Encephalopathy is a broad term used to describe brain dysfunction. There are many types of encephalopathies.
Encephalopathy has an extensive list of causes including infections, alcohol toxicity, brain trauma, liver and kidney failure, and prolonged exposure to toxic chemicals. Lack of oxygen or blood flow to the brain, metabolic disorders, malnutrition, and other causes also can lead to abnormal brain functioning.
The primary symptom of all encephalopathies is an altered mental state. Other symptoms will depend upon the type of encephalopathy and how severe it is. They include lack of concentration, progressive loss of memory and cognitive ability, lethargy, personality changes, and even loss of consciousness. Someone with encephalopathy also might have muscle twitches and tremors, rapid and involuntary eye movement, muscle weakness, dementia, inability to swallow or speak, and seizures.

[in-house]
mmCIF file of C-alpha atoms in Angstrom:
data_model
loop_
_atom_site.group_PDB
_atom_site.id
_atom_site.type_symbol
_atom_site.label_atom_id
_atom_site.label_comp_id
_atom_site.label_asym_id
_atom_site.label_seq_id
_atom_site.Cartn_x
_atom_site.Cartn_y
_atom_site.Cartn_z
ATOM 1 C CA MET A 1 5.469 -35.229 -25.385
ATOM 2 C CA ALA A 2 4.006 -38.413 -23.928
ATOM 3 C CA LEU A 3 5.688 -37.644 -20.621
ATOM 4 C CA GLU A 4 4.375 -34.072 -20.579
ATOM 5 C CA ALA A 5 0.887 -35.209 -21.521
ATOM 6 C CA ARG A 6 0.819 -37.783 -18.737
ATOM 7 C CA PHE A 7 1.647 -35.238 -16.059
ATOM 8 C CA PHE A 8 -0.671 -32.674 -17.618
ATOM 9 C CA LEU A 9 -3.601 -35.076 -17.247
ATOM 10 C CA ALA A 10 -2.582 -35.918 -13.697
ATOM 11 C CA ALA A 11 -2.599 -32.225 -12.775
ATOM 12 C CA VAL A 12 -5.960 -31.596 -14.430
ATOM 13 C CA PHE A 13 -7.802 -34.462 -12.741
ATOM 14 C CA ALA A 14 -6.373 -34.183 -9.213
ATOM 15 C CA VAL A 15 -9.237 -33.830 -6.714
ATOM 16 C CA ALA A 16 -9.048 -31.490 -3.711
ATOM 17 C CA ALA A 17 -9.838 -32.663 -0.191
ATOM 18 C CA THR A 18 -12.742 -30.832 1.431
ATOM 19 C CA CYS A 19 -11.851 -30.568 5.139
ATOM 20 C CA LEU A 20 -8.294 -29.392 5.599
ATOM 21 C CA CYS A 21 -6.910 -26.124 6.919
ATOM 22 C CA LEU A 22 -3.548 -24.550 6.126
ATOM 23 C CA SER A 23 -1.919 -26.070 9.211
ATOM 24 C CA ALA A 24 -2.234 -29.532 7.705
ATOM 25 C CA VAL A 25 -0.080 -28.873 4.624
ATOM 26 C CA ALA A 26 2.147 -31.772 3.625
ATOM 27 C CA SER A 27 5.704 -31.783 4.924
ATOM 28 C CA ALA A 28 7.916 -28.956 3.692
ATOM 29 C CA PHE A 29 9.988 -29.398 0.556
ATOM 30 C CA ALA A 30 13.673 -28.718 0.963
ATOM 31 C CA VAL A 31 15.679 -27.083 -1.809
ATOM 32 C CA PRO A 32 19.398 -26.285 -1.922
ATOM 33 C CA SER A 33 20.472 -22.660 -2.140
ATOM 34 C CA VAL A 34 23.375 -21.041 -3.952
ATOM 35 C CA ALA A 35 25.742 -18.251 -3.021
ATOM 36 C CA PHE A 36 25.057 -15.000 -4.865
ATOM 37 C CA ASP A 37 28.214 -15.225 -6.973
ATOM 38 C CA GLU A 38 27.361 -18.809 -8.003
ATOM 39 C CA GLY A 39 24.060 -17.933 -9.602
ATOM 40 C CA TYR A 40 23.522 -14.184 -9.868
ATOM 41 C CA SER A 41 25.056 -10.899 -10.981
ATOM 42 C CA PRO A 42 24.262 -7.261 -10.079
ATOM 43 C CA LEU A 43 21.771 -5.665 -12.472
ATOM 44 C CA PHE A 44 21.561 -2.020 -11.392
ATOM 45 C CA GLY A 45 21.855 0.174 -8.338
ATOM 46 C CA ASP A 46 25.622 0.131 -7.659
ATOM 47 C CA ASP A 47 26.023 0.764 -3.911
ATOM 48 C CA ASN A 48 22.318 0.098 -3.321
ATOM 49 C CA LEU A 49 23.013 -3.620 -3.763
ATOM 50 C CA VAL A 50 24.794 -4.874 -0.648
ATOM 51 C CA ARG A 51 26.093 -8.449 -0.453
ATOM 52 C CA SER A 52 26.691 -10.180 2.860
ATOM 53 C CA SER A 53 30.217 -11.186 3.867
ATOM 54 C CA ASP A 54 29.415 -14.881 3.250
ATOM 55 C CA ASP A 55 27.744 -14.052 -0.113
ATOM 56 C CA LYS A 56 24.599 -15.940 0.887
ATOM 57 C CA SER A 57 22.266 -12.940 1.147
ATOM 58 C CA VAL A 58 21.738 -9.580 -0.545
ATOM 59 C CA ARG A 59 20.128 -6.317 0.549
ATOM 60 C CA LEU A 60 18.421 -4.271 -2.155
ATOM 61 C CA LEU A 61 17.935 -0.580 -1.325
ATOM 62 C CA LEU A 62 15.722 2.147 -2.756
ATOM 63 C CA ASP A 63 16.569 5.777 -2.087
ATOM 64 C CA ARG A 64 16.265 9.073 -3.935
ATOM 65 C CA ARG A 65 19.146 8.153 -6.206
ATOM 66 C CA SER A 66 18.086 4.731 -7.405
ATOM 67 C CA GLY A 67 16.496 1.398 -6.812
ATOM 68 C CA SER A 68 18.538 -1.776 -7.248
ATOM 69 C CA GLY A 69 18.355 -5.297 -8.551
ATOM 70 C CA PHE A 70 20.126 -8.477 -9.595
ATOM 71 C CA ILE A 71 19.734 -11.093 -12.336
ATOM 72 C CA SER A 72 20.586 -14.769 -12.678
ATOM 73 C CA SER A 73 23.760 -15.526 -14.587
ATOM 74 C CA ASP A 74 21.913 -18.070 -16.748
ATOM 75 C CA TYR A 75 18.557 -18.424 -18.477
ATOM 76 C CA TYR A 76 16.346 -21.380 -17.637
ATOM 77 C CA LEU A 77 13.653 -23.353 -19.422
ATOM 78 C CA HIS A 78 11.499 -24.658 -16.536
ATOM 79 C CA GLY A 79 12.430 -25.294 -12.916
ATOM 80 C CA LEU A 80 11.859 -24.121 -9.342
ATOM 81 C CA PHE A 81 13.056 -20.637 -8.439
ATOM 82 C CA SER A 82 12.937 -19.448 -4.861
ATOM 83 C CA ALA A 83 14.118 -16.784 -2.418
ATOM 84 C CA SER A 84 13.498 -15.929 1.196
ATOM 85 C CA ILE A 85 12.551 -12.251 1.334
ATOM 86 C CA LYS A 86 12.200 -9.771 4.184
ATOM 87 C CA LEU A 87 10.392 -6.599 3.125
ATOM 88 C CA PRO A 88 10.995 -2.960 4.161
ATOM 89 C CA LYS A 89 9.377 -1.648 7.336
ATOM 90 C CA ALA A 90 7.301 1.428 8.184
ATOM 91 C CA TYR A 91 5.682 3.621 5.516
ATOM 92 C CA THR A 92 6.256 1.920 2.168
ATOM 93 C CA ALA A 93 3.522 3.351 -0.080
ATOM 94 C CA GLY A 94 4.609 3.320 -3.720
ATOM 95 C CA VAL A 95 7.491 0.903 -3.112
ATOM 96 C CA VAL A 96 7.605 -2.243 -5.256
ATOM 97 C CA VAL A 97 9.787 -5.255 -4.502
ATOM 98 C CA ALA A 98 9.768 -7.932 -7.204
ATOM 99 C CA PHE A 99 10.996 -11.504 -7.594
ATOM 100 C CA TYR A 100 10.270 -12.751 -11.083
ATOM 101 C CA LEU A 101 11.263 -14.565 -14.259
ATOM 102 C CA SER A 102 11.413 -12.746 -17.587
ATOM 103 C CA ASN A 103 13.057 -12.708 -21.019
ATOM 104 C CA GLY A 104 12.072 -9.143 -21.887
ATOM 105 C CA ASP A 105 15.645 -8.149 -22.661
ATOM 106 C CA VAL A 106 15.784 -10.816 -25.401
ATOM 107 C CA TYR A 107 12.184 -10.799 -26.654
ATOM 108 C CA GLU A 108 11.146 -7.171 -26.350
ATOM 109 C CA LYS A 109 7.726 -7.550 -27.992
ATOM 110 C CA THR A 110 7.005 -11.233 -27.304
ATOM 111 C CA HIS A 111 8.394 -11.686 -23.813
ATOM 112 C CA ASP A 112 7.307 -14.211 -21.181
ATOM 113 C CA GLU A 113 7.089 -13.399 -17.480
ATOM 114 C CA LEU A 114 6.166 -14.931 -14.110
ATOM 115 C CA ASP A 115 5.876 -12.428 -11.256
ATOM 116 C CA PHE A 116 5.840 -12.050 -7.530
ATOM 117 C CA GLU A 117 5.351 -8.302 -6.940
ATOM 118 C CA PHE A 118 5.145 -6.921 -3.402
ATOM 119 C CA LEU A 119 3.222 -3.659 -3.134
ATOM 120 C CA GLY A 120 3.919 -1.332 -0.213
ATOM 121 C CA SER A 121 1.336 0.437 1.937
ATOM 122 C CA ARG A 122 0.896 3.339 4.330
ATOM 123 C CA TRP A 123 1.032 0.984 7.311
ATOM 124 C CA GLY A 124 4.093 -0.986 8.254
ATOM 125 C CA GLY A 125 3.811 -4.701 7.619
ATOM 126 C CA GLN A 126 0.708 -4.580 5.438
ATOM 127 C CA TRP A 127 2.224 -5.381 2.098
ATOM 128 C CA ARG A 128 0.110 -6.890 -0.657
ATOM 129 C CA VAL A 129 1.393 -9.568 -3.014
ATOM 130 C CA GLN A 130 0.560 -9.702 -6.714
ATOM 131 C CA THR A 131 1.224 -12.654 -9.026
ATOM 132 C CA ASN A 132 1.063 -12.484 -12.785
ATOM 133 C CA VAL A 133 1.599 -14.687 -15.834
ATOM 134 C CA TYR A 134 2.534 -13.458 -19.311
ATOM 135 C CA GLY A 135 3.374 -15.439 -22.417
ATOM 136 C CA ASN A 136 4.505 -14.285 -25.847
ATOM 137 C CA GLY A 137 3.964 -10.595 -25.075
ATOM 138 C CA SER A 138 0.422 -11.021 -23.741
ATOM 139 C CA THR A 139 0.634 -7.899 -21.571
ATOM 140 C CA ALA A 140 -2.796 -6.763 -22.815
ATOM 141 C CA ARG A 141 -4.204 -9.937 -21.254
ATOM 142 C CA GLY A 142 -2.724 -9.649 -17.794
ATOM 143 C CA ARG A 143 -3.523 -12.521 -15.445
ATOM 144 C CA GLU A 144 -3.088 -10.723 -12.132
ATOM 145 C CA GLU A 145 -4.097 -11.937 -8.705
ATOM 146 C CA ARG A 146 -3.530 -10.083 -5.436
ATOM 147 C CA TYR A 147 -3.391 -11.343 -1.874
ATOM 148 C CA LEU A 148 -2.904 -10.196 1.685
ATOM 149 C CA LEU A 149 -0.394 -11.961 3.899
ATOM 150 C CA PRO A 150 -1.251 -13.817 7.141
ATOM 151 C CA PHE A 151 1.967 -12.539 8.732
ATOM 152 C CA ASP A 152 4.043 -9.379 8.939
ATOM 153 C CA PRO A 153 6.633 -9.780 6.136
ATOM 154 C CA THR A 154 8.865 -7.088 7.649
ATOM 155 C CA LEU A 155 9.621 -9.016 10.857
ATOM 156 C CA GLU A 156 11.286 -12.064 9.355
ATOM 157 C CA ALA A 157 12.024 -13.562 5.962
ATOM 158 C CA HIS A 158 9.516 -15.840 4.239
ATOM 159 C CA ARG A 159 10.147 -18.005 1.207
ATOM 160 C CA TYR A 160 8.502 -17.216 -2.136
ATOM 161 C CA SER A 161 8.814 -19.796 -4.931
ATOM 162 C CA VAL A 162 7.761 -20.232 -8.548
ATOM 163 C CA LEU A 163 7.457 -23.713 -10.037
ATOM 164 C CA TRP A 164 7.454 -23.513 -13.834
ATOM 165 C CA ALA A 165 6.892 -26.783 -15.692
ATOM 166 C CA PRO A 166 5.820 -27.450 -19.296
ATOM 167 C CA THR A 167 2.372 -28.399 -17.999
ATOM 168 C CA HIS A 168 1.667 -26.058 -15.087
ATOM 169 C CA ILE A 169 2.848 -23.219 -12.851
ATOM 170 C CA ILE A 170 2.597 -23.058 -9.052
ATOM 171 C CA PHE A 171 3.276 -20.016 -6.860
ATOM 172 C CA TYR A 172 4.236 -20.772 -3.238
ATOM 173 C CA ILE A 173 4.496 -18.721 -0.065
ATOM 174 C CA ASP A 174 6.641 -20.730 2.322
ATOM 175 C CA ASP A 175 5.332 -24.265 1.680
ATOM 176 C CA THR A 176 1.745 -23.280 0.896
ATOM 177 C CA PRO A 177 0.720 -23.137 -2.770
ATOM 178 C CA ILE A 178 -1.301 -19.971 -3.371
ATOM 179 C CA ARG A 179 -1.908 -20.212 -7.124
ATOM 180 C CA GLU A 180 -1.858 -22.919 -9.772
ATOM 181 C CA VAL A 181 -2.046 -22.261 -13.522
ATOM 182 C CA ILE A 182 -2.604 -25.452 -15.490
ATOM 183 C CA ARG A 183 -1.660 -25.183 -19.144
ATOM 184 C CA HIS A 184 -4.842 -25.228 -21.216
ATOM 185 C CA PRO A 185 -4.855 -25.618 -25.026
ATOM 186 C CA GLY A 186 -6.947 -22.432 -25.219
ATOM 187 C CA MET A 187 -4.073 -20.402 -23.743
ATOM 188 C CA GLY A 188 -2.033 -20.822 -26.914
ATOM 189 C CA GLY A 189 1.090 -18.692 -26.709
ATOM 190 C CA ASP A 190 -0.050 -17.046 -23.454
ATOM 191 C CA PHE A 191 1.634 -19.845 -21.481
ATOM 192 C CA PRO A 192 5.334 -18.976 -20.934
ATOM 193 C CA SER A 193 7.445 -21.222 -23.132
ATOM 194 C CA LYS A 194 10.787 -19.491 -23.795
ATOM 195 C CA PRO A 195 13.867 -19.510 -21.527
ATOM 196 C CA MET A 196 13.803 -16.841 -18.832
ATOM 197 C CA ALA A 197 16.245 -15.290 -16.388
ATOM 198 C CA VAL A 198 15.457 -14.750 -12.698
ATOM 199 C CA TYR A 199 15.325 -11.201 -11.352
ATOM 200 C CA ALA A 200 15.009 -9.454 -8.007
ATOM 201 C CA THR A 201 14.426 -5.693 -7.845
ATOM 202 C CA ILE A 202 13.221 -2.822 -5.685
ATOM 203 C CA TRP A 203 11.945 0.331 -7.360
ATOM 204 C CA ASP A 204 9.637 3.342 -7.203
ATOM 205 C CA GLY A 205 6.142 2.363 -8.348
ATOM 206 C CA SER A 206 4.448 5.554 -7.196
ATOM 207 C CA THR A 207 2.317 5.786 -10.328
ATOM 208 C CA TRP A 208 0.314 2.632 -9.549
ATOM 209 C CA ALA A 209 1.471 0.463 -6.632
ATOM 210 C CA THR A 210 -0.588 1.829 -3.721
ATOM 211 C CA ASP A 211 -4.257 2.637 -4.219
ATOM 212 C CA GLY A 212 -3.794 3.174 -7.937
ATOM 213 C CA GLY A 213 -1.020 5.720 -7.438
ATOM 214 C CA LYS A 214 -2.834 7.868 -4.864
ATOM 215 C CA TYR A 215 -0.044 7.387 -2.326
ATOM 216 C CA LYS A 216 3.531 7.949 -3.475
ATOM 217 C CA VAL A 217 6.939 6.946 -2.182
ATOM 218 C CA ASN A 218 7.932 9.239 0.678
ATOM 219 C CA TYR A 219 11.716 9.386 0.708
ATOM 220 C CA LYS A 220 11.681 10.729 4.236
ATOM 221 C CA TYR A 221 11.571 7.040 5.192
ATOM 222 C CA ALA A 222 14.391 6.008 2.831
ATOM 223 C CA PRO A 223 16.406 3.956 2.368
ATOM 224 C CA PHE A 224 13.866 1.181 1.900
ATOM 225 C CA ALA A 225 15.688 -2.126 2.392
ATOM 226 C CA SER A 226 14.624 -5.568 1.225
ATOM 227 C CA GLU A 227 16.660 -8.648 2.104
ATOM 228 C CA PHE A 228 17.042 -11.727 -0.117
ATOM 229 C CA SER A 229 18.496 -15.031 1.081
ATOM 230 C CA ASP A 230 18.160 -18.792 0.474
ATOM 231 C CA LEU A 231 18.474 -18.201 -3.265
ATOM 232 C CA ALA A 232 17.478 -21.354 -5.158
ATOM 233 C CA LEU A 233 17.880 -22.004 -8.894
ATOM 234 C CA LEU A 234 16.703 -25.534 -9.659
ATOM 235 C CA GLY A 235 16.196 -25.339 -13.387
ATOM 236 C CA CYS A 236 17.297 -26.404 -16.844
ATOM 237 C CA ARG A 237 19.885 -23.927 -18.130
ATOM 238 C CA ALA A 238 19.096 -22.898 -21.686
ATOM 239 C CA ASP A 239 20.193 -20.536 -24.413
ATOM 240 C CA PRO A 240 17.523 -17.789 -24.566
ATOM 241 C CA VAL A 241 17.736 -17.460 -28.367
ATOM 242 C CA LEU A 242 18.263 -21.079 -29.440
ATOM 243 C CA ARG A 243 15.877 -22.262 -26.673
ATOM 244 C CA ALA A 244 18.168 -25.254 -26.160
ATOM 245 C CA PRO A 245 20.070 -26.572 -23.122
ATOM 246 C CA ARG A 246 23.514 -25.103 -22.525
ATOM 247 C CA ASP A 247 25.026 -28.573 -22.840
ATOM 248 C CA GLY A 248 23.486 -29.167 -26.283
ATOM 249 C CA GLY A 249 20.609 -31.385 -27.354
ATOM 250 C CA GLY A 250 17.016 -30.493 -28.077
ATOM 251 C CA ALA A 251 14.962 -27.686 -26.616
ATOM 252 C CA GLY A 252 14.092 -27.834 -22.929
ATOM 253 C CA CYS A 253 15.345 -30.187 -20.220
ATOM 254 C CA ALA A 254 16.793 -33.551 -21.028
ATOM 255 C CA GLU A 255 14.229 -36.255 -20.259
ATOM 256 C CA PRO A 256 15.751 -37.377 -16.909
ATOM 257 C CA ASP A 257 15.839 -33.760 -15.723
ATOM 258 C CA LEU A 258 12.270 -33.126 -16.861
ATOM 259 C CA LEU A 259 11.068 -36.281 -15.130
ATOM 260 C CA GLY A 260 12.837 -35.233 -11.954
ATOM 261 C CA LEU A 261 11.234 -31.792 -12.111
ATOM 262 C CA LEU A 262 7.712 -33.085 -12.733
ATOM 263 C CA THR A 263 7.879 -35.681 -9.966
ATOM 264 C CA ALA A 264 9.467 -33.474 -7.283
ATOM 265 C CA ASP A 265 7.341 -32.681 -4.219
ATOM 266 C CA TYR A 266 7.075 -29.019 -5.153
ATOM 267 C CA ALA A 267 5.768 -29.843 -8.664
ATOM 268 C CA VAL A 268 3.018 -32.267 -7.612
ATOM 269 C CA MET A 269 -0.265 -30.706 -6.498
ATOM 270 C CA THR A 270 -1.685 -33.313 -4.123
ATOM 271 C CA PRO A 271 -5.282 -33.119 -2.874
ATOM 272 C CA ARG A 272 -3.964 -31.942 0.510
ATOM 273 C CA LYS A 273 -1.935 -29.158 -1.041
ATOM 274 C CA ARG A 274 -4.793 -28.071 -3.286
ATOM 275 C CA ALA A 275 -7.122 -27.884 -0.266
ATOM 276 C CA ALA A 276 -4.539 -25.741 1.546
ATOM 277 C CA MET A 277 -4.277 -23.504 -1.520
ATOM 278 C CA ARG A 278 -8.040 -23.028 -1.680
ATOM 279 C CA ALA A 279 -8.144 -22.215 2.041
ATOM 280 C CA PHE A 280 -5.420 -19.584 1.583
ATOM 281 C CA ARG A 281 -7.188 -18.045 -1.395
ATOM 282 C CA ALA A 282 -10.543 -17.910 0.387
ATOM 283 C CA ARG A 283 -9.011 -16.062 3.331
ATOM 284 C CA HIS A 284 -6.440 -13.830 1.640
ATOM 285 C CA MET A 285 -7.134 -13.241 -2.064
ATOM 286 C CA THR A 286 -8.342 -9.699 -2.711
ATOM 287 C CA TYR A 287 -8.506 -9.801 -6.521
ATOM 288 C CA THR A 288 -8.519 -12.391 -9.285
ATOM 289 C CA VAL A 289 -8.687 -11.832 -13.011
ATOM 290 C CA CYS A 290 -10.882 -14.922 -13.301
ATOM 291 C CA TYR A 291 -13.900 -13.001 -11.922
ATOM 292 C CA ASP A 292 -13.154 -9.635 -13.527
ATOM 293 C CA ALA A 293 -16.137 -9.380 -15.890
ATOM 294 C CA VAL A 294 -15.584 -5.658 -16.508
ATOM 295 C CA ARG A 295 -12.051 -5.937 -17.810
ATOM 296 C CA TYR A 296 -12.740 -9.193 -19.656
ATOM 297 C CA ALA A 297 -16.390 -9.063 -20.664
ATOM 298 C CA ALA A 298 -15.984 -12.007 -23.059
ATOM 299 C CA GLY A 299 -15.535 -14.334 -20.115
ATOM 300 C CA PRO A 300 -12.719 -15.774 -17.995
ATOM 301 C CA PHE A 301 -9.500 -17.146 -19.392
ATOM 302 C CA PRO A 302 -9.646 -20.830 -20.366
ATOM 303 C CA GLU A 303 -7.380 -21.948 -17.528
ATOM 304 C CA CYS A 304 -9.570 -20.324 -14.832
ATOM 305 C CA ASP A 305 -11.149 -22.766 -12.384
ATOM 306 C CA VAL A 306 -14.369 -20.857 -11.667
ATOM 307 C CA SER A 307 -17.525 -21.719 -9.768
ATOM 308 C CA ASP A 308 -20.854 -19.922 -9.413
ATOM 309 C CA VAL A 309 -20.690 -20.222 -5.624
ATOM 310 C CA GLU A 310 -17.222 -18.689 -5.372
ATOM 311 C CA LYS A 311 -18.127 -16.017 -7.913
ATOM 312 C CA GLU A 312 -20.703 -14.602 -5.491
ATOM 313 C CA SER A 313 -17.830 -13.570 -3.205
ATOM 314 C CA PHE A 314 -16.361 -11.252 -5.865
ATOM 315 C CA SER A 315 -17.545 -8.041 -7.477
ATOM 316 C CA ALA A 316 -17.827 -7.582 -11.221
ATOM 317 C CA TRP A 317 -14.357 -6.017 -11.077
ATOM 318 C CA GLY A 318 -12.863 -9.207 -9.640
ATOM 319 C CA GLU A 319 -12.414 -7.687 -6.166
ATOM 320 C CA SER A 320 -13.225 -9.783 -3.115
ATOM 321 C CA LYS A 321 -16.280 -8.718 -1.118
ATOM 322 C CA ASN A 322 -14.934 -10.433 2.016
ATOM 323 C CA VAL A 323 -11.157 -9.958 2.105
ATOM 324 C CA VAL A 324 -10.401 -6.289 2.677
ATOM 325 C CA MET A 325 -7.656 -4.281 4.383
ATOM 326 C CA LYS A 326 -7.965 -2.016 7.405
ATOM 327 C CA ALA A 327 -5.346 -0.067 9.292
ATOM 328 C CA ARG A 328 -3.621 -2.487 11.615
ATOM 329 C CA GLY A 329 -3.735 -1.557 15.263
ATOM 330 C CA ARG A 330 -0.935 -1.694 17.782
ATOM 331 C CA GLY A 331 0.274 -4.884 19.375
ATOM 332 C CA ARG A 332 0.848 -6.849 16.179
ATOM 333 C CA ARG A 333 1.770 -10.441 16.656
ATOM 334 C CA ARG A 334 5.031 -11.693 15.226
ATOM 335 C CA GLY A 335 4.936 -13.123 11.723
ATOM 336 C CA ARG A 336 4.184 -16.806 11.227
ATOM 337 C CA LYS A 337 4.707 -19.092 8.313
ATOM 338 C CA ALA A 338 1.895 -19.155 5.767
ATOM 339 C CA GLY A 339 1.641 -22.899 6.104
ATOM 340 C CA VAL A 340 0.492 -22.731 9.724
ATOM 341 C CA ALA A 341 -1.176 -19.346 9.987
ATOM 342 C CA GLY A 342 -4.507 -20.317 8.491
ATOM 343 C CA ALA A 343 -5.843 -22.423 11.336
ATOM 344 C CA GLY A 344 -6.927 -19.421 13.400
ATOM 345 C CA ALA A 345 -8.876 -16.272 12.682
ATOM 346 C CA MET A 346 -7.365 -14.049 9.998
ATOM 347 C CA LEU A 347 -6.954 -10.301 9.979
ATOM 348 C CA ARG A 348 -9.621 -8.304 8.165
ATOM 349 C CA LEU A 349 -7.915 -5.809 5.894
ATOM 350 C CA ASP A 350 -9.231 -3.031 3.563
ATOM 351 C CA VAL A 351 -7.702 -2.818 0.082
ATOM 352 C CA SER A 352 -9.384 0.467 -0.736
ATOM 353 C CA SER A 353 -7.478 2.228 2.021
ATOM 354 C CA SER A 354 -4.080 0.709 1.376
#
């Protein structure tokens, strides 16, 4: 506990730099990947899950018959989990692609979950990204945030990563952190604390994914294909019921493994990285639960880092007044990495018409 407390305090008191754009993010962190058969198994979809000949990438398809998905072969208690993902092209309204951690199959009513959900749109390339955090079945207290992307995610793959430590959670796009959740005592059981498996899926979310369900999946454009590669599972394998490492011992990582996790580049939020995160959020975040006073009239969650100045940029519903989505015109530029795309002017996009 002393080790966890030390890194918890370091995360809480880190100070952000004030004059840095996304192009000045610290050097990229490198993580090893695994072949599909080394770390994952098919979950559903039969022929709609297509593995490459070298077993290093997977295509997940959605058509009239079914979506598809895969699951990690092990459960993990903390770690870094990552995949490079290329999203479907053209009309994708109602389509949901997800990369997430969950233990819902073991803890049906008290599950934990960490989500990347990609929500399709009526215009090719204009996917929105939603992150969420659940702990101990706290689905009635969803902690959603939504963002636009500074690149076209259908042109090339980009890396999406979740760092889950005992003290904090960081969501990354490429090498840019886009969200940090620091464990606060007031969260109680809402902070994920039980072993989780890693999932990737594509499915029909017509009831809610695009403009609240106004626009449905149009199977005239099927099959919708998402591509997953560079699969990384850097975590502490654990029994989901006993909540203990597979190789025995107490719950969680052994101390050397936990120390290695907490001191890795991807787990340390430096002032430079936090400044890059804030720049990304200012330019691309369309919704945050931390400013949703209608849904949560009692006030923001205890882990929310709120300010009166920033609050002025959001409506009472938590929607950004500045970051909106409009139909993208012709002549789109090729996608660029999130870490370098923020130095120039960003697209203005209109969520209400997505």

Symptoms may be constant or they may come and go or get progressively worse.
Treatment of encephalopathy will depend upon the condition that caused it. Mild or acute cases often are treatable, but advanced encephalopathy can lead to permanent brain damage and death.
While some people experiencing encephalopathy will need only short-term care, most will need to be closely monitored and treated by their doctor to keep their brain function from declining any further.
All A to Z dictionary entries are regularly reviewed by KidsHealth medical experts.
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